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Crisis as Permanent State

The Federal Reserve has pumped far more than a trillion dollars without stimulating the economy. A self-sustaining upswing, increasing production, services, export and consumption is not in sight. 250,000 jobs must be created month after month for five years to reach the 4.7% unemployment before the crisis. 125,000 persons stream on the labor market every month.

Unemployment in the US is downplayed with statistical tricks. No recovery of the economy in sight

By Rainer Rupp

[This article published in: Junge Welt 7/17/2010 is translated from the German on the Internet,  http://www.jungewelt.de/2010/07-17/025.php?print=1.]

In the US the number of employees declined in June 2010 for the first time in 2010. 225,000 persons hired temporarily for the big census lost their livelihood. The approval of Americans in President Barack Obama as a crisis manager, particularly his measures to stimulate the economy like the $787 billion state spending package and diverse tax relief, has largely fizzled out. According to the most recent polls, only four of ten US citizens are satisfied with Obama's job performance.


The political will for a new economic package is lacking in the US Congress. The Federal Reserve (Fed) is also at a loss as to what to do next. Since the beginning of the crisis, it has left the key interest rate at zero percent. In addition, it has pumped far more than a trillion dollars without stimulating the economy. A self-sustaining upswing, increasing production, services, export and consumption is not in sight. Thus the task set by Obama cannot actually be accomplished. Over 15 million officially registered unemployed need wages and bread. More than half of them lost their lobs through the crisis. At the same time 125,000 persons stream on the labor market every month, which is primarily due to the demographic development. Few of them appear in the official unemployment statistics on account of the "reforms" of the statistical accounting methods.

Despite the continuous destruction of jobs, the official US unemployment rate in June 2010 fell incredibly from 9.7 percent in the previous month to 9.5 percent, which Obama tried to sell to the public as "great progress.' However a cursory glance at the numbers shows that statistical tricks were performed here to maintain the fairy tale of economic recovery.

The decline in the official unemployment rate was almost exclusively due to the fact that nearly two million Americans "left the working population" in the last months according to the official statement. This means they simply gave up registering as job-seekers at the unemployment office after sometimes 250 unsuccessful applications or fell out of the statistics for other reasons. Statistics will be "reformed" again and again in the coming years to cover up the real extent of unemployment.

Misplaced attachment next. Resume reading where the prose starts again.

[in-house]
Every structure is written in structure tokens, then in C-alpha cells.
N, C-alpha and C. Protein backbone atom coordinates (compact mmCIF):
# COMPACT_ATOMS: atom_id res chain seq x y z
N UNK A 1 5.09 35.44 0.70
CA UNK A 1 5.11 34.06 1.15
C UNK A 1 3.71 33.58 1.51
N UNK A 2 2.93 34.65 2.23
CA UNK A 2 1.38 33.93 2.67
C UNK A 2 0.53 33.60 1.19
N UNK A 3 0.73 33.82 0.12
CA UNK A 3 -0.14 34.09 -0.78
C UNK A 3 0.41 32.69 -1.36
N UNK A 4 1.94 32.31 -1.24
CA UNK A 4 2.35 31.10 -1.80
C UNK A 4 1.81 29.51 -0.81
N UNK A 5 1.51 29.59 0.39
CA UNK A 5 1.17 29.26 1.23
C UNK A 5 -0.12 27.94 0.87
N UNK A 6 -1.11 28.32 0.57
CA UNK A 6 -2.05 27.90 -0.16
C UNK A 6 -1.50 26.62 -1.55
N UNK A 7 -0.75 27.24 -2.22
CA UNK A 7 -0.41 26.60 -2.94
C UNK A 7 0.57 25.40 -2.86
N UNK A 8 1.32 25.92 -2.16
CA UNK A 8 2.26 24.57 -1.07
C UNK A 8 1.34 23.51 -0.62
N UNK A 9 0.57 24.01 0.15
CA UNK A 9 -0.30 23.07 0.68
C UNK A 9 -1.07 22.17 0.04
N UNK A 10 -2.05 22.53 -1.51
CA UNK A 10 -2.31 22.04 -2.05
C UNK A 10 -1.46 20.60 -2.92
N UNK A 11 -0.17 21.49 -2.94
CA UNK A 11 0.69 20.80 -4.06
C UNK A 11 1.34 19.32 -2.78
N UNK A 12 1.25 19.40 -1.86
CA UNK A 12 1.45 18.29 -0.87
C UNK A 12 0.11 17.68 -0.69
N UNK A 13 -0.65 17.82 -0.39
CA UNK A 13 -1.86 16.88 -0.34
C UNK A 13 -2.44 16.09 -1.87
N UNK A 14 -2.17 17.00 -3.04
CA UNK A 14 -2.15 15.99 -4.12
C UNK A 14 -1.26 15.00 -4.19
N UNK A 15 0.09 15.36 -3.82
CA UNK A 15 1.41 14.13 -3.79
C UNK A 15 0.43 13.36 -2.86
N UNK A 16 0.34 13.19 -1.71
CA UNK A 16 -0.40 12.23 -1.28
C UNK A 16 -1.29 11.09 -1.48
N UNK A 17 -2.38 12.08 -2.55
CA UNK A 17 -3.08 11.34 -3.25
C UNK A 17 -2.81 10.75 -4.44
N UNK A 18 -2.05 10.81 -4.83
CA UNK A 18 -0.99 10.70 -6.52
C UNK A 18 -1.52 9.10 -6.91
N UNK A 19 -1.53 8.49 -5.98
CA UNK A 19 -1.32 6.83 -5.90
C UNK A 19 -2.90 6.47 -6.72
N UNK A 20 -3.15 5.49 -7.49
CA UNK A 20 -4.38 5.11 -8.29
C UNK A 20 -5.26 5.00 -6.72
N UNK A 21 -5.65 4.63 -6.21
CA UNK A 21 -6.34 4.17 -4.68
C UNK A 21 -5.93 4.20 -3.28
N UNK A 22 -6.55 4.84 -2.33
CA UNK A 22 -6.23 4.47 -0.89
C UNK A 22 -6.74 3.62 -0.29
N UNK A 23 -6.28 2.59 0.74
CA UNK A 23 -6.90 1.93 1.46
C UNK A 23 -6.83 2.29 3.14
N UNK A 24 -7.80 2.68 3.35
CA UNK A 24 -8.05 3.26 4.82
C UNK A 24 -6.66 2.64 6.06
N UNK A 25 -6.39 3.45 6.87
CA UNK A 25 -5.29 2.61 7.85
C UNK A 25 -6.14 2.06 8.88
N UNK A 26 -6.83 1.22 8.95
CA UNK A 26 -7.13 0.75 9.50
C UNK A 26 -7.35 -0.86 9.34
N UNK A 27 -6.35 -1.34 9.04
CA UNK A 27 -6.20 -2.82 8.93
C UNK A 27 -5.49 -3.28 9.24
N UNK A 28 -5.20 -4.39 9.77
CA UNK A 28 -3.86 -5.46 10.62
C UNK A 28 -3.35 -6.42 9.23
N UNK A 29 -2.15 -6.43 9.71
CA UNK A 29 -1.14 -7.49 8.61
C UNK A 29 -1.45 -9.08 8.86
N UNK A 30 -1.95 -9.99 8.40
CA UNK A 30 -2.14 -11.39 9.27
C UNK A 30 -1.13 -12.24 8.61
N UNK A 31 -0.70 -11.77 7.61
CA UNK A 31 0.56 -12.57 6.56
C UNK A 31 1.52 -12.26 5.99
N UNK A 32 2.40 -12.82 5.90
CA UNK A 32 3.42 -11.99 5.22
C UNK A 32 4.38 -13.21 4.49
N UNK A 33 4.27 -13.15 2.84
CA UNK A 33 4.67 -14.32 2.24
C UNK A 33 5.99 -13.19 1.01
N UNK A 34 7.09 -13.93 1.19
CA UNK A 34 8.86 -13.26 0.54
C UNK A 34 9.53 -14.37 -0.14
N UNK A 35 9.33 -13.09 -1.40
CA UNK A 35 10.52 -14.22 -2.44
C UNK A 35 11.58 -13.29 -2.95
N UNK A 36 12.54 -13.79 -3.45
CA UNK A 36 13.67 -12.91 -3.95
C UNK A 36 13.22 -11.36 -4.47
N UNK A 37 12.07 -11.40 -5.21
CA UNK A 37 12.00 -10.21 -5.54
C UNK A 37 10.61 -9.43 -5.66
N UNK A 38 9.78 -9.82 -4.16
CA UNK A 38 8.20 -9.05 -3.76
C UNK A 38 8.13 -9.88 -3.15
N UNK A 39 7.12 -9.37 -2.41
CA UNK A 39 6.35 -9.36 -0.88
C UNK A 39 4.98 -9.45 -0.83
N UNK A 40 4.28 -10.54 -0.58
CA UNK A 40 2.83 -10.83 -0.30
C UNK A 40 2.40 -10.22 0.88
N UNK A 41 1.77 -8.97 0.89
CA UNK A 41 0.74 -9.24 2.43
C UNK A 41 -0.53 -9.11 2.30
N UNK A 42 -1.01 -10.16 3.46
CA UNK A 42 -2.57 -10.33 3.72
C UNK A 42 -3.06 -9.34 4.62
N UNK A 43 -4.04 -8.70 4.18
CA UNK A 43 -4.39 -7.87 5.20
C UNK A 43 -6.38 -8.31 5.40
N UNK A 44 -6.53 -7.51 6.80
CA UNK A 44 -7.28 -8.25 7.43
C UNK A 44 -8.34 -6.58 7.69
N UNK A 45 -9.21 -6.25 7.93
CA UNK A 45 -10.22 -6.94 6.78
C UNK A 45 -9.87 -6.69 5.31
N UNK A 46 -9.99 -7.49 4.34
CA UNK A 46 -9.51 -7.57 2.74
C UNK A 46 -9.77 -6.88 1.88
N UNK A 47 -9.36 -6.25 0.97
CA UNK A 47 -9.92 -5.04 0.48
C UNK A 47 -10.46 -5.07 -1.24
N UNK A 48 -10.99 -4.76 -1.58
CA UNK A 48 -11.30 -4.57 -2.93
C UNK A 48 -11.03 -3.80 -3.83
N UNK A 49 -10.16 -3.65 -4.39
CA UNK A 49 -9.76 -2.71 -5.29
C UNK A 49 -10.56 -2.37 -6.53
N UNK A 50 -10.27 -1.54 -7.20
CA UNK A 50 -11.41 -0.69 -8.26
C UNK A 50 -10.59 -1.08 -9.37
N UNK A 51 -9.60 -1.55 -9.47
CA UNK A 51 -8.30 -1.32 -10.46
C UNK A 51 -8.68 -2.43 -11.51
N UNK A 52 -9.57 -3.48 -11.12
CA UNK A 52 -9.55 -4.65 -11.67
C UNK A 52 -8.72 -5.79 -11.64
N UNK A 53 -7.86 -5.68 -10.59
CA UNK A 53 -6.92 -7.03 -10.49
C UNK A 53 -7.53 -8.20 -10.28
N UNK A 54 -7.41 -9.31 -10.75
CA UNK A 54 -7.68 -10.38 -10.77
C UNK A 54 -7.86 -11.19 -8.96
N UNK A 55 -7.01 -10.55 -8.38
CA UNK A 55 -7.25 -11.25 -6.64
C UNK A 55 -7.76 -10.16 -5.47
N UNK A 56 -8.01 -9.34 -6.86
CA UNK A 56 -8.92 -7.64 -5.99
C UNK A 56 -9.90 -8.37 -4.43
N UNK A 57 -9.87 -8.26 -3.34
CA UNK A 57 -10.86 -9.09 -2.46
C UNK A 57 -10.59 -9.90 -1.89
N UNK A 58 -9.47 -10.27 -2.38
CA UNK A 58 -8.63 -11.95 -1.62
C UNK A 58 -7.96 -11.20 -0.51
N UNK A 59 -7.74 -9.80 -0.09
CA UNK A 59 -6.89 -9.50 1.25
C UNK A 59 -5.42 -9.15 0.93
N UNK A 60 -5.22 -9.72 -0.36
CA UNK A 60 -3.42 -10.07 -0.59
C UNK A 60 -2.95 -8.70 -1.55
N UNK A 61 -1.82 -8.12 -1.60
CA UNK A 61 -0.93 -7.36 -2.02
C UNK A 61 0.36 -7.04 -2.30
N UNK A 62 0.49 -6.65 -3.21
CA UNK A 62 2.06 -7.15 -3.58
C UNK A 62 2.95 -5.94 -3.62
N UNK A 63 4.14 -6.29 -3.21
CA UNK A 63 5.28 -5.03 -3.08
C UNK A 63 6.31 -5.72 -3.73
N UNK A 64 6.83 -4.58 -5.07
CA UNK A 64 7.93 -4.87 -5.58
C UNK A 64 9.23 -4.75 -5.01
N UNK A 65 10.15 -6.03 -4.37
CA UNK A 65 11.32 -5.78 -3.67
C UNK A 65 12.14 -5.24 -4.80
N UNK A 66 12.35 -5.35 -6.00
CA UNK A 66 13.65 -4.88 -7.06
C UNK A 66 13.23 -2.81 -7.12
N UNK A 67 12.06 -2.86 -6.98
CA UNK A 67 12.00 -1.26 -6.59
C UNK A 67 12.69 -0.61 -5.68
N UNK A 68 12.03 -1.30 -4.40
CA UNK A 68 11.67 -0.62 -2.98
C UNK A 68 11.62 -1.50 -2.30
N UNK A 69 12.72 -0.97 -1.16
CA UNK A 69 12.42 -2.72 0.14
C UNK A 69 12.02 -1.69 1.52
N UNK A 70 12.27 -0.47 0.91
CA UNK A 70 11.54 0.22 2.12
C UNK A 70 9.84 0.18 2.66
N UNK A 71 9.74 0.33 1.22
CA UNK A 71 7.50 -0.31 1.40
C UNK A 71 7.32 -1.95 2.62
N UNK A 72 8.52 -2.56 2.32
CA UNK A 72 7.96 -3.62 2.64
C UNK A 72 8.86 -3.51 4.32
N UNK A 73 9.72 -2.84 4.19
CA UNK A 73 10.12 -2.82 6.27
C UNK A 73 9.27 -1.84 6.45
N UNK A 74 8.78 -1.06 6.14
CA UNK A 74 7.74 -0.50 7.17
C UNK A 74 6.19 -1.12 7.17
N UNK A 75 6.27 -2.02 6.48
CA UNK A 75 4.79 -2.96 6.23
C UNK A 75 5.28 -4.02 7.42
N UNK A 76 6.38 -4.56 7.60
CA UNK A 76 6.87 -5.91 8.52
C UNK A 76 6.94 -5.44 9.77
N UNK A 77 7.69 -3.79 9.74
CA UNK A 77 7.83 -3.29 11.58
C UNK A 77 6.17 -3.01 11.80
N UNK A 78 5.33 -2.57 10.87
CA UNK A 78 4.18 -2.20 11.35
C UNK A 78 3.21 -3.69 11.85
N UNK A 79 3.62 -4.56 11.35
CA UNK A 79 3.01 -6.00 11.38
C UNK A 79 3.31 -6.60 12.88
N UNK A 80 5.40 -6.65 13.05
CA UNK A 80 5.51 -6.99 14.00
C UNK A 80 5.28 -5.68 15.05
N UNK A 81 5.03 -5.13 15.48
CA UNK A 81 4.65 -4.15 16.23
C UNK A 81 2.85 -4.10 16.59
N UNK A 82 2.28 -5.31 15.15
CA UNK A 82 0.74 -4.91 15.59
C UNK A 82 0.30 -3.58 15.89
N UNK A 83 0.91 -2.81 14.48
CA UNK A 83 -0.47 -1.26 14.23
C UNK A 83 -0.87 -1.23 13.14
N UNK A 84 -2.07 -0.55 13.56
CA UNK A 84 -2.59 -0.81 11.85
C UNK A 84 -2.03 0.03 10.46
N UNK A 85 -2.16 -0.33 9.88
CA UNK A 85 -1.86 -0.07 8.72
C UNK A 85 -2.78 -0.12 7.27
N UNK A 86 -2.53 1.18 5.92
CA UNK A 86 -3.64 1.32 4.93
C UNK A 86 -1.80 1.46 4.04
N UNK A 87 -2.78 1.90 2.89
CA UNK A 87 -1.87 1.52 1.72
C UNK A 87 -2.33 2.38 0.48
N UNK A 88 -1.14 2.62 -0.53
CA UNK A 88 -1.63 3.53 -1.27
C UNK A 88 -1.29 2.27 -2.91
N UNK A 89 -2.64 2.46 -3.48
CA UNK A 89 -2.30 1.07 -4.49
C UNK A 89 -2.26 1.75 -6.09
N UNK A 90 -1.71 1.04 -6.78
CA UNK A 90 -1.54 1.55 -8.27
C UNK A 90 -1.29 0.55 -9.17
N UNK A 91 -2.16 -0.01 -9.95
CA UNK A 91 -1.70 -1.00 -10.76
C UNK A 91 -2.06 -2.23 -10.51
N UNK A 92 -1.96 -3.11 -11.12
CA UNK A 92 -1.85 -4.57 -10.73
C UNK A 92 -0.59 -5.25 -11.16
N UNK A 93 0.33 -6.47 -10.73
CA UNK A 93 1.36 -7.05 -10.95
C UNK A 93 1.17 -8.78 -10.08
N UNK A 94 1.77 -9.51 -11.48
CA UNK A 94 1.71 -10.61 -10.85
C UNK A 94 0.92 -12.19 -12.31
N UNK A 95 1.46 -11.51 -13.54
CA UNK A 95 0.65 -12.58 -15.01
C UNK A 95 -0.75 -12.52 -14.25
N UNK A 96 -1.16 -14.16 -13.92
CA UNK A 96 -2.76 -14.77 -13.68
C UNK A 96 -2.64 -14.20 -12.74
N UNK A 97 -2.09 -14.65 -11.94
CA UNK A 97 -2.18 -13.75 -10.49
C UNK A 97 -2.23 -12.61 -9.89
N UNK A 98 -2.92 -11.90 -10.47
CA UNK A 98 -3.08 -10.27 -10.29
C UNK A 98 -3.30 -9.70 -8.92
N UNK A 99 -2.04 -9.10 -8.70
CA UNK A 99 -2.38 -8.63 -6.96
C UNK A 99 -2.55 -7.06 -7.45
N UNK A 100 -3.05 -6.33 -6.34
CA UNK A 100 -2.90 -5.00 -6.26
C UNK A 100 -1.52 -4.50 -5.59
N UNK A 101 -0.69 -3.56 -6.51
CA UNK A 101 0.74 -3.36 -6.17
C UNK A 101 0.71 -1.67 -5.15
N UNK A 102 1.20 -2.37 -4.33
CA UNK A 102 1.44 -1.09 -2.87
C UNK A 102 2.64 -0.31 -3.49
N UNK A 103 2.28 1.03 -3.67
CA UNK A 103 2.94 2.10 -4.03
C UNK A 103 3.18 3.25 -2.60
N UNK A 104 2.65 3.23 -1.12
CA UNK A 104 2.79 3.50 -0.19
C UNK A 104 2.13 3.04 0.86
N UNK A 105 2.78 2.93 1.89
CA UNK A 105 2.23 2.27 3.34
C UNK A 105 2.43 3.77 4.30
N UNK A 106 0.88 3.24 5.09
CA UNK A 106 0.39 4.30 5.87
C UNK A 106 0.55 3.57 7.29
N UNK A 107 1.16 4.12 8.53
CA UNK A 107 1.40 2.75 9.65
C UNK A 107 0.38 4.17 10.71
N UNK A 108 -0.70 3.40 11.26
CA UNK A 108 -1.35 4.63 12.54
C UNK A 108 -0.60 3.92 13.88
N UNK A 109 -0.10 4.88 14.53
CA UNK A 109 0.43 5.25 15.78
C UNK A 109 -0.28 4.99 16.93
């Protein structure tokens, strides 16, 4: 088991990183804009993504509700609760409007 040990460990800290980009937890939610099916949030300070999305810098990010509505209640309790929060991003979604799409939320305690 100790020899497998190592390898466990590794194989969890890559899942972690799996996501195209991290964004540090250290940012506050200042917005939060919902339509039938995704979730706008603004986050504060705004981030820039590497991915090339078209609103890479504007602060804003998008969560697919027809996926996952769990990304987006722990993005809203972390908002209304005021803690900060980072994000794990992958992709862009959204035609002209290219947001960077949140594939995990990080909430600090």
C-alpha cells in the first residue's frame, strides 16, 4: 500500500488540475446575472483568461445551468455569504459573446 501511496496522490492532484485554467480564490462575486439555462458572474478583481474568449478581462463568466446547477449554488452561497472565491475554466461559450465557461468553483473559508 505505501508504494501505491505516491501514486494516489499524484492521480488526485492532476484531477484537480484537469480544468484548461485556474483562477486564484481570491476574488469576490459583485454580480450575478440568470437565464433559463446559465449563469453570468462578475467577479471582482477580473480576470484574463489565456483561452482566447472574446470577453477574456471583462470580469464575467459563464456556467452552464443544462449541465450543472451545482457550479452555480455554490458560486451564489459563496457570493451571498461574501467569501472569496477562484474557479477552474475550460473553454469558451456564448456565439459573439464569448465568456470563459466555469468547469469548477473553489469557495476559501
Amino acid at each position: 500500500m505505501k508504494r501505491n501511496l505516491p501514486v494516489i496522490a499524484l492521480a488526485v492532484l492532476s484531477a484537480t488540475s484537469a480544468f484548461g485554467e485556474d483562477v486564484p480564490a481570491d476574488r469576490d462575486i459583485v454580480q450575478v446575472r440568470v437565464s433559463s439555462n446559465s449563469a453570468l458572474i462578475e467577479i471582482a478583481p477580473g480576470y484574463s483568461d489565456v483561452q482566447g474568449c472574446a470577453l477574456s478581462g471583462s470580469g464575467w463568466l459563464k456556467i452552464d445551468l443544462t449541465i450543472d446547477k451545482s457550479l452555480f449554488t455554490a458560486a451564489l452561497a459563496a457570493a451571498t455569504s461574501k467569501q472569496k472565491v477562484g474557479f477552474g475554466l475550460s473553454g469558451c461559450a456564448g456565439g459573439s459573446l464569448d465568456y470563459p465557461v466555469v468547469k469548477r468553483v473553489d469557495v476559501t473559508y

All this can be discovered in the so-called U6 tables of the US Labor Department. Presently 26 million US citizens are unemployed, which amounts to a rate of 17 percent. The number of average weekly working hours that fell to 34.1 hours in June is also revealing. This means a large part of workers have only part-time jobs, which as a rule have a lower pay than full-time positions.

Other studies show the new jobs created in the course of the economic packages pay considerably less than the jobs destroyed by the crisis. Thus an enormous loss in purchasing power results for large parts of the population that together with the economic loss in value in real estate stands in the way of a lasting increase of private demand. The latter is very important for a self-sustaining economic recovery.


Before the outbreak of the crisis, the official unemployment rate was 4.7 percent. To reach this mark again, 250,000 new jobs must be created month after month for the next five years, half of them for the age groups moving to the labor market and the others for those dismissed in the course of the crisis. In early August 2010 the Federal Reserve admitted the economy will only recover very hesitatingly in the next five years. A job miracle is in the realm of utopia.

Without flinching, US congressional representatives, most of whom are millionaires, recently approved additional funds for the expensive war in Afghanistan that has already cost $300 billion. At the same time extending assistance for long-term unemployed was actually canceled. These sufferers will also lose their health insurance protection. Two million workers are affected. Soup kitchens and homelessness threaten them and their families as soon as their modest savings - if they exist at all - are used up.

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